The NHMRC Information Paper presenting the Homeopathy Review’s findings to the public assured (p.9):
The first reviewer was one of the ‘Australian experts in research methods’ that co-developed this 'rigorous approach', having authored a number of seminal NHMRC guidelines.
These include those commissioned by NHMRC to guide authors when developing clinical evidence based guidelines, using a standardised methodology that has since become NHMRC’s accepted protocol for reviewing evidence and developing guidelines to ensure quality standards are maintained (the NHMRC ‘dimensions of evidence’ assessment framework).
It includes guidelines that NHMRC directly referenced against the Homeopathy Review .
They had co-authored numerous publications or were an NHMRC advisor covering specific conditions applying the NHMRC guidelines they had written.
It is highly unusual to abruptly terminate the contract of such a highly respected and credentialed reviewer under such circumstances - particularly when the contractor had delivered on their contract and submitted a completed report for consideration.
NHMRC intended to complete draft Information Paper in-house:
Freedom of Information returns reveal that after termination of the first review process, the Office of NHMRC (ONHMRC) intended to “complete the work in-house to develop the Information Paper” . The email to the HWC Chair stated that ONHMRC would email HWC members a copy of:
It is unclear on what basis ONHMRC would complete an Information Paper based on an evidence review that had been terminated. This process was then apparently abandoned in favour of starting again under a new contractor (OptumInsight). In response to a FOI request for the above-mentioned draft information paper, NHMRC responded that it "did not exist".
NHMRC ‘Researcher Responsibilities and Considerations’ guidelines:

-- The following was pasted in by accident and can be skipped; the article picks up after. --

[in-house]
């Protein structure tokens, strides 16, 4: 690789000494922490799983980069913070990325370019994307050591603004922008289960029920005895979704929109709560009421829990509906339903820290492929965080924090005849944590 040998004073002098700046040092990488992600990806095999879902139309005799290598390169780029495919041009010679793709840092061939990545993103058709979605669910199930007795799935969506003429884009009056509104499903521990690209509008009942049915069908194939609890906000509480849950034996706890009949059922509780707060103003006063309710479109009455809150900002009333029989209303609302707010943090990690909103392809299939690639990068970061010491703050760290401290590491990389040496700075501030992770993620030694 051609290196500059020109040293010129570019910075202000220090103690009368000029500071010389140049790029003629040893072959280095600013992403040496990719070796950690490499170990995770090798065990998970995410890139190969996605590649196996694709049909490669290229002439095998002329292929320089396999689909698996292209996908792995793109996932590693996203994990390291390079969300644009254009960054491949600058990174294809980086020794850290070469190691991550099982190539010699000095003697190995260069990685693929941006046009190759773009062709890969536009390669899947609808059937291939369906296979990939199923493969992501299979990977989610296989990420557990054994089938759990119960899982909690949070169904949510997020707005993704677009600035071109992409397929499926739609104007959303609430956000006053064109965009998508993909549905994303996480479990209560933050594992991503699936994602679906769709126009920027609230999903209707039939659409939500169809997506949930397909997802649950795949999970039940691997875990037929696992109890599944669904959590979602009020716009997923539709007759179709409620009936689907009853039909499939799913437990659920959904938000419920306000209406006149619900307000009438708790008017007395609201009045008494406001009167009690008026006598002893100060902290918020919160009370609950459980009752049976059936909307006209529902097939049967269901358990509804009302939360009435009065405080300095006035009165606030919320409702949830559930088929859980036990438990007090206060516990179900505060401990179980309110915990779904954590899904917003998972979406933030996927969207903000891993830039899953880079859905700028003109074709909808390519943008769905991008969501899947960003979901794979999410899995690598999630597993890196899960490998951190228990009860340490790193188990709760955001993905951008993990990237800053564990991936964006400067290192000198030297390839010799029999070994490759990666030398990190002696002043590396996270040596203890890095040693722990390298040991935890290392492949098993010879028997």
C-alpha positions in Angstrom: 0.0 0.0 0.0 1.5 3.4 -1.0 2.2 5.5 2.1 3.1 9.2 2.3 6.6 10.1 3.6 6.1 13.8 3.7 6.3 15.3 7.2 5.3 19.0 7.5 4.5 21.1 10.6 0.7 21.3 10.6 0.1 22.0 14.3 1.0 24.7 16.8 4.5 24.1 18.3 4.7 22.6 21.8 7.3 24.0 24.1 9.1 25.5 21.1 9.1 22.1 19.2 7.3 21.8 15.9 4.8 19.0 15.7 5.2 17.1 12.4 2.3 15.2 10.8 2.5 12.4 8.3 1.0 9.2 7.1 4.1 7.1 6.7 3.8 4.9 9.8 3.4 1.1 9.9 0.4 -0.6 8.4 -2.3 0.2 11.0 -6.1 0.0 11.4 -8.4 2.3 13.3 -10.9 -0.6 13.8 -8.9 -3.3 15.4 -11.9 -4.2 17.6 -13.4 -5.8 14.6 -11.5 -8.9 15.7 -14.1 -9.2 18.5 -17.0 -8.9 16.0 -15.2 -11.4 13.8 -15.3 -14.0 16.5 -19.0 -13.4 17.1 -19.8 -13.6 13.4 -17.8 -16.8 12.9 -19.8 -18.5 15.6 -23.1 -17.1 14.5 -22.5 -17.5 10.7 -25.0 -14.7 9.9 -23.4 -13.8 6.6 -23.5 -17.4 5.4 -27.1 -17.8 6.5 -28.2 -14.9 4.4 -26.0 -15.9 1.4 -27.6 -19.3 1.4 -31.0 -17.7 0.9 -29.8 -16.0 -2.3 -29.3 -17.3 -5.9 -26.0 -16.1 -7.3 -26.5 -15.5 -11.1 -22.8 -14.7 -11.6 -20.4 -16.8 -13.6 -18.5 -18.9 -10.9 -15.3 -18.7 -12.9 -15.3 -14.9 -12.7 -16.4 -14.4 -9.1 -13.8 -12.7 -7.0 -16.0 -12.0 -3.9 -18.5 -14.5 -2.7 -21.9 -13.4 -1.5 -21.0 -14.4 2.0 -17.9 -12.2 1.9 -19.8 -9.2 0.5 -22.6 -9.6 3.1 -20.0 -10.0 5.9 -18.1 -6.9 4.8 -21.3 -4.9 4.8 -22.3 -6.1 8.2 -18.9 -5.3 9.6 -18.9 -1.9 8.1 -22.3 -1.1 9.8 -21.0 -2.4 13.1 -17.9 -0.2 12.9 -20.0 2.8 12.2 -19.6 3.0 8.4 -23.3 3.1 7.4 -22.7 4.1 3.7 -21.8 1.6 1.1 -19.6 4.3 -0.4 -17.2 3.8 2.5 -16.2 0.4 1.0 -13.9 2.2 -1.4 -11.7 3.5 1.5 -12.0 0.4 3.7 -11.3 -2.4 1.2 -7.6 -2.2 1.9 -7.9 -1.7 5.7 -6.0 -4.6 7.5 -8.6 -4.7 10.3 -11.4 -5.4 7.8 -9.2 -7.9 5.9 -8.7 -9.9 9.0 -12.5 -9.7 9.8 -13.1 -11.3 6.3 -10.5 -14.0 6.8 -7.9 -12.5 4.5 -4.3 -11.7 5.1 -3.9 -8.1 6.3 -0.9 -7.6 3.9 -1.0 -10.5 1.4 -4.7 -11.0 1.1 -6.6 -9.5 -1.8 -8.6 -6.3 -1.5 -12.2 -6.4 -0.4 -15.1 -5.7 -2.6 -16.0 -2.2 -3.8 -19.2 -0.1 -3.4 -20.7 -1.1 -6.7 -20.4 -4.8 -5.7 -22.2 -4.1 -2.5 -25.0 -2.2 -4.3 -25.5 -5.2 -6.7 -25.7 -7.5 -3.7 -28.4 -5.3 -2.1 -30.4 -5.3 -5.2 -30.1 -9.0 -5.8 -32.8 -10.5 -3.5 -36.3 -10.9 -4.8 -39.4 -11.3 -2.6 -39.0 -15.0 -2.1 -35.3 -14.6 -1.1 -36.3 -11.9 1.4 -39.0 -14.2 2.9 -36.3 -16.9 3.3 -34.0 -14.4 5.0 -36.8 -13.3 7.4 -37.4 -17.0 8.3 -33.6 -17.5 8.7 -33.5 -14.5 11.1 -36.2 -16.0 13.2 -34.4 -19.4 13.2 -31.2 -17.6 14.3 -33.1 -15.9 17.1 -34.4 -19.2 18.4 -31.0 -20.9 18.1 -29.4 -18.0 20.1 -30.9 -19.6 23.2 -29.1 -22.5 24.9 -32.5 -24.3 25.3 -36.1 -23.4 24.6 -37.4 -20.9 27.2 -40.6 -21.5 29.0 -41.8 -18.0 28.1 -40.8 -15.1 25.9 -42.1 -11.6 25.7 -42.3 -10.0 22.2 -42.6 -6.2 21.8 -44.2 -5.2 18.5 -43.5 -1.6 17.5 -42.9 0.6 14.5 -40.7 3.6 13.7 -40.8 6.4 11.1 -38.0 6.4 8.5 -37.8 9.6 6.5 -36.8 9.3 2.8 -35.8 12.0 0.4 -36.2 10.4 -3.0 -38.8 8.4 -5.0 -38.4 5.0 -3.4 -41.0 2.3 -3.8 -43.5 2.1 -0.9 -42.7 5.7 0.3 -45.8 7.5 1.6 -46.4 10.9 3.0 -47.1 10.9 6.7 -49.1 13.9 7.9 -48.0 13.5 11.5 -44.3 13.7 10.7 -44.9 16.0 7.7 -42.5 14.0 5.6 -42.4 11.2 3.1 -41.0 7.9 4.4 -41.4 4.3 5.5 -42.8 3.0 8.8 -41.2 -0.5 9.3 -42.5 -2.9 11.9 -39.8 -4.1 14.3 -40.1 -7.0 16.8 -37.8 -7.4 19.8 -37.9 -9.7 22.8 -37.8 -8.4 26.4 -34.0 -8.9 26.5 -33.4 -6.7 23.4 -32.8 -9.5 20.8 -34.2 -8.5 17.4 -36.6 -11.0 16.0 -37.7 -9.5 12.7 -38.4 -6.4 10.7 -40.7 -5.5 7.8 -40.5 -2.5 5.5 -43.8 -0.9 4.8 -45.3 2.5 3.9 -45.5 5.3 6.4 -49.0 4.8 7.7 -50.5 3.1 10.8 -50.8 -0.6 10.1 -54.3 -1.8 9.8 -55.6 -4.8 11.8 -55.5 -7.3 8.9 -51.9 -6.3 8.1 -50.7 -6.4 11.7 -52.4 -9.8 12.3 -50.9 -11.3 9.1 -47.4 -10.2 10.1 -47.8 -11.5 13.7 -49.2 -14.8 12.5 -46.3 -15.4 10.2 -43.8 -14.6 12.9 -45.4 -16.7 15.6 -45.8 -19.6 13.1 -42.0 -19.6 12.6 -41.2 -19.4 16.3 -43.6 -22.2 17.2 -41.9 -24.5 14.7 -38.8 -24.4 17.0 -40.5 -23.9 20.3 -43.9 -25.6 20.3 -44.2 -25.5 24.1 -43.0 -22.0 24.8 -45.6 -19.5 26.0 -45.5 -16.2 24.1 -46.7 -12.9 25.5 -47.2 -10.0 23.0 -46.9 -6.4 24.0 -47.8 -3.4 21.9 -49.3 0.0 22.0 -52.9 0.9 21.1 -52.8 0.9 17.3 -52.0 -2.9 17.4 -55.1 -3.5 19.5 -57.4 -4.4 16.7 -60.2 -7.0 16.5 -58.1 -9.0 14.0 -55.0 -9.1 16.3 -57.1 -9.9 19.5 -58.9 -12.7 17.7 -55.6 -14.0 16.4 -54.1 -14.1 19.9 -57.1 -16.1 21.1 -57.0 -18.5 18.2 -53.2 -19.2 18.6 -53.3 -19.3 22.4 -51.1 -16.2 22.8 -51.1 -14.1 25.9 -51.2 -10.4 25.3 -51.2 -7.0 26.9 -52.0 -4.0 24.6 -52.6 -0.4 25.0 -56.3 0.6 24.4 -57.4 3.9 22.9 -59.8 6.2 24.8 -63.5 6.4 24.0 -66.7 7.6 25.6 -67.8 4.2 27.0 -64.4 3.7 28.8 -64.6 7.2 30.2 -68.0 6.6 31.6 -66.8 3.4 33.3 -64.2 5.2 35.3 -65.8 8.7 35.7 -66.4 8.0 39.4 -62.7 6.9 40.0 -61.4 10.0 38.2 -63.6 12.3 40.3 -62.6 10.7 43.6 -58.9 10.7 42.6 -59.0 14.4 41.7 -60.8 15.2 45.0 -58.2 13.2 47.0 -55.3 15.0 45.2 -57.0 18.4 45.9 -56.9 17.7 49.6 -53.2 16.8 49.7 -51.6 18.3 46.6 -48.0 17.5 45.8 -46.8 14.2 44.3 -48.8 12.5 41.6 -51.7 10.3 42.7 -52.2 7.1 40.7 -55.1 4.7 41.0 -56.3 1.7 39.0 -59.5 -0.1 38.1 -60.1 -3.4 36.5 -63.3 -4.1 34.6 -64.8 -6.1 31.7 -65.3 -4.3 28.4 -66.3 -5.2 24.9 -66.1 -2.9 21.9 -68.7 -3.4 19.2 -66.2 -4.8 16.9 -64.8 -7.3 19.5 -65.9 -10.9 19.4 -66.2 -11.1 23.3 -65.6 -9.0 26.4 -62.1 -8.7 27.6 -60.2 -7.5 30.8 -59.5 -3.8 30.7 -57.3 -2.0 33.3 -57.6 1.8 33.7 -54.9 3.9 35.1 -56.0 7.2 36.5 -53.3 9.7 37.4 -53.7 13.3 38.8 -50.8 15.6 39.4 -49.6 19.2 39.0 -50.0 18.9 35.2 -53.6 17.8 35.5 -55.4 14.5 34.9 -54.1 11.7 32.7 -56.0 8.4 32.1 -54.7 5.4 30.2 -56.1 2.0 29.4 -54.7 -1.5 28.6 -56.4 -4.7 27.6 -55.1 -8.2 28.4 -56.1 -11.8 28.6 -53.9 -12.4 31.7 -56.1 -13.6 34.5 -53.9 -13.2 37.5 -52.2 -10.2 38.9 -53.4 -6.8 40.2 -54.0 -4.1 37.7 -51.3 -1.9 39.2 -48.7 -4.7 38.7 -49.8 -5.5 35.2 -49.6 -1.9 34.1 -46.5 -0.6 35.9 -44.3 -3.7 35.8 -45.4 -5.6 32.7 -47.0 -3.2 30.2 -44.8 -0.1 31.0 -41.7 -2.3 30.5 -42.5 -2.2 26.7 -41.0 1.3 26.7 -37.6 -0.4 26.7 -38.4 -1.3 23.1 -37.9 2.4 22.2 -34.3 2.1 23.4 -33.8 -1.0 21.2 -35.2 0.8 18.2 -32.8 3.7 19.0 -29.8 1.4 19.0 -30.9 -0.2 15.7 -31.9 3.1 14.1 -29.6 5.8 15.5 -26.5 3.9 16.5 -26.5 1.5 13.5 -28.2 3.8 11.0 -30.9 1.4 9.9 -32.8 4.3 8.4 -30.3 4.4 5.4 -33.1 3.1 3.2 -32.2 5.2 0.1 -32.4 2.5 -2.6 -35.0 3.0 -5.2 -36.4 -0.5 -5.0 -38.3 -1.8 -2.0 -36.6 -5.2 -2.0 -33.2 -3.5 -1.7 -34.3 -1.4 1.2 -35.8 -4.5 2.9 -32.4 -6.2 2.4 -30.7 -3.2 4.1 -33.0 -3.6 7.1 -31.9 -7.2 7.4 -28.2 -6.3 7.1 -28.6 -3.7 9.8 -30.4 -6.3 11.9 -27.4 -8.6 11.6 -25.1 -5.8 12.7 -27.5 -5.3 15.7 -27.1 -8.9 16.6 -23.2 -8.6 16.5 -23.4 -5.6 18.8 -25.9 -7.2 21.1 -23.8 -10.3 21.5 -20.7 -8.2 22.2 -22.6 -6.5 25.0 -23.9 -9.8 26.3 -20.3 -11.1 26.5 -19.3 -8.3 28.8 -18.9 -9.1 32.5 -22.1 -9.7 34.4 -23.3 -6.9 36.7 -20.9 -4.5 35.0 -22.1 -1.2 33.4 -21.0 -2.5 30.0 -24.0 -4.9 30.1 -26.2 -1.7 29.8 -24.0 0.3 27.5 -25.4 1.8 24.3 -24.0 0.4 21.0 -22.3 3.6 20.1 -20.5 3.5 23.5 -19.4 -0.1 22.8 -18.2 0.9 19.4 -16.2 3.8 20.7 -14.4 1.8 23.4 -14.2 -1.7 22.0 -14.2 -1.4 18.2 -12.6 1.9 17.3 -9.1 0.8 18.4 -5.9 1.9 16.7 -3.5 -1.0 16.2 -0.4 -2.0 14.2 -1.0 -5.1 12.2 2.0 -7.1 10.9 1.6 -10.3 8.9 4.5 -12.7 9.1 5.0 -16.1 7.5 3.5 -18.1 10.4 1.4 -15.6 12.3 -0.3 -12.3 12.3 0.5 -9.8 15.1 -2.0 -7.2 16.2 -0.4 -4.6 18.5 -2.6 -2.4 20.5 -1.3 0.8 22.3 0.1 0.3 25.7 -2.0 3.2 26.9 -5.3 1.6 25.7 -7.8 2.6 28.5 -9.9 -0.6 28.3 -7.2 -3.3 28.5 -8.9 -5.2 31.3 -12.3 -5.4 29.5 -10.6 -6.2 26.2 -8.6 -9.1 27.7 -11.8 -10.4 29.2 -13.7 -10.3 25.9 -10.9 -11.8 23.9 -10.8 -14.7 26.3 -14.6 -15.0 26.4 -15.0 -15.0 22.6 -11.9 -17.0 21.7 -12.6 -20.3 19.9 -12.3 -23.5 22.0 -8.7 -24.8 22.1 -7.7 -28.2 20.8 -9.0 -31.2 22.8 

The first review results were kept from the general public, the research was not available for critical review, the potential for innovation and progress that could benefit Australians’ access to potentially promising treatments was denied and valuable public resources were wasted.
NHMRC stipulates under its ‘Researcher Responsibilities and Considerations’ (9.1) guidelines:
NHMRC’s webpage summarising the Code referred to stipulates:
Section 4.4 of the Code (‘Responsibilities of Researchers - Disseminate all research findings’) stipulates:
 Feedback from HWC member to ONHMRC re. first reviewer's draft report on the assessment of the evidence on homeopathy, 15 July 2012. NHMRC FOI 2014/15 021-09
 International Centre for Allied Health Evidence, UniSA, homeopathy review search strategy, April 2012. NHMRC FOI 2014/15 021-05
[2A] Email from HWC member to ONHMRC re. UnSA draft report on homeopathy, 15 July 2012. NHMRC FOI 2014/15 021-09
 Feedback to NHMRC from HWC member Prof Fred Mendelsohn on the July 2012 version of the first reviewer's Draft Report, 15 July 2012. NHMRC FOI 2014/15 021-08
 Feedback to NHMRC from HWC member Prof Fred Mendelsohn on the July 2012 version of the first reviewer's Draft Report, 12 July 2012. NHMRC FOI 2014/15 021-08. NHMRC FOI 2016/17 016-13
 Email correspondence between NHMRC CEO & Office of NHMRC re. Prof Brooks' conflict on the HWC, 10 May 2012. NHMRC FOI 2014/15 021-02
 Prof Brooks Declaration of Interest (DOI) form, 16 March 2012. NHMRC FOI 2015/16 002-18
 Email correspondence from Prof Brooks to NHMRC CEO. NHMRC 2014/15 021-03
 NHMRC Administrative Report, p.5
 NHMRC Additional levels of evidence and grades for recommendations for developers of guidelines 2009: NHMRC. Page 9.
 Email from ONHMRC to HWC Chair Prof Paul Glasziou re termination of first reviewer's contract, 13 August 2012. NHMRC FOI 2014/15 021-10
"Overall, the consistent use and reporting of the same criteria for each of the evaluations is a strength and reveals the careful systematic approach that has been brought to these evaluations.”
“Researchers have a responsibility to their colleagues and the wider community to disseminate a full account of their research as broadly as possible: The account should be complete, and, where applicable, include negative findings and results contrary to their hypotheses.”
"I believe that the assessment of secondary literature has been performed very well with careful systematic analysis and the results are supported factually with strong supporting material."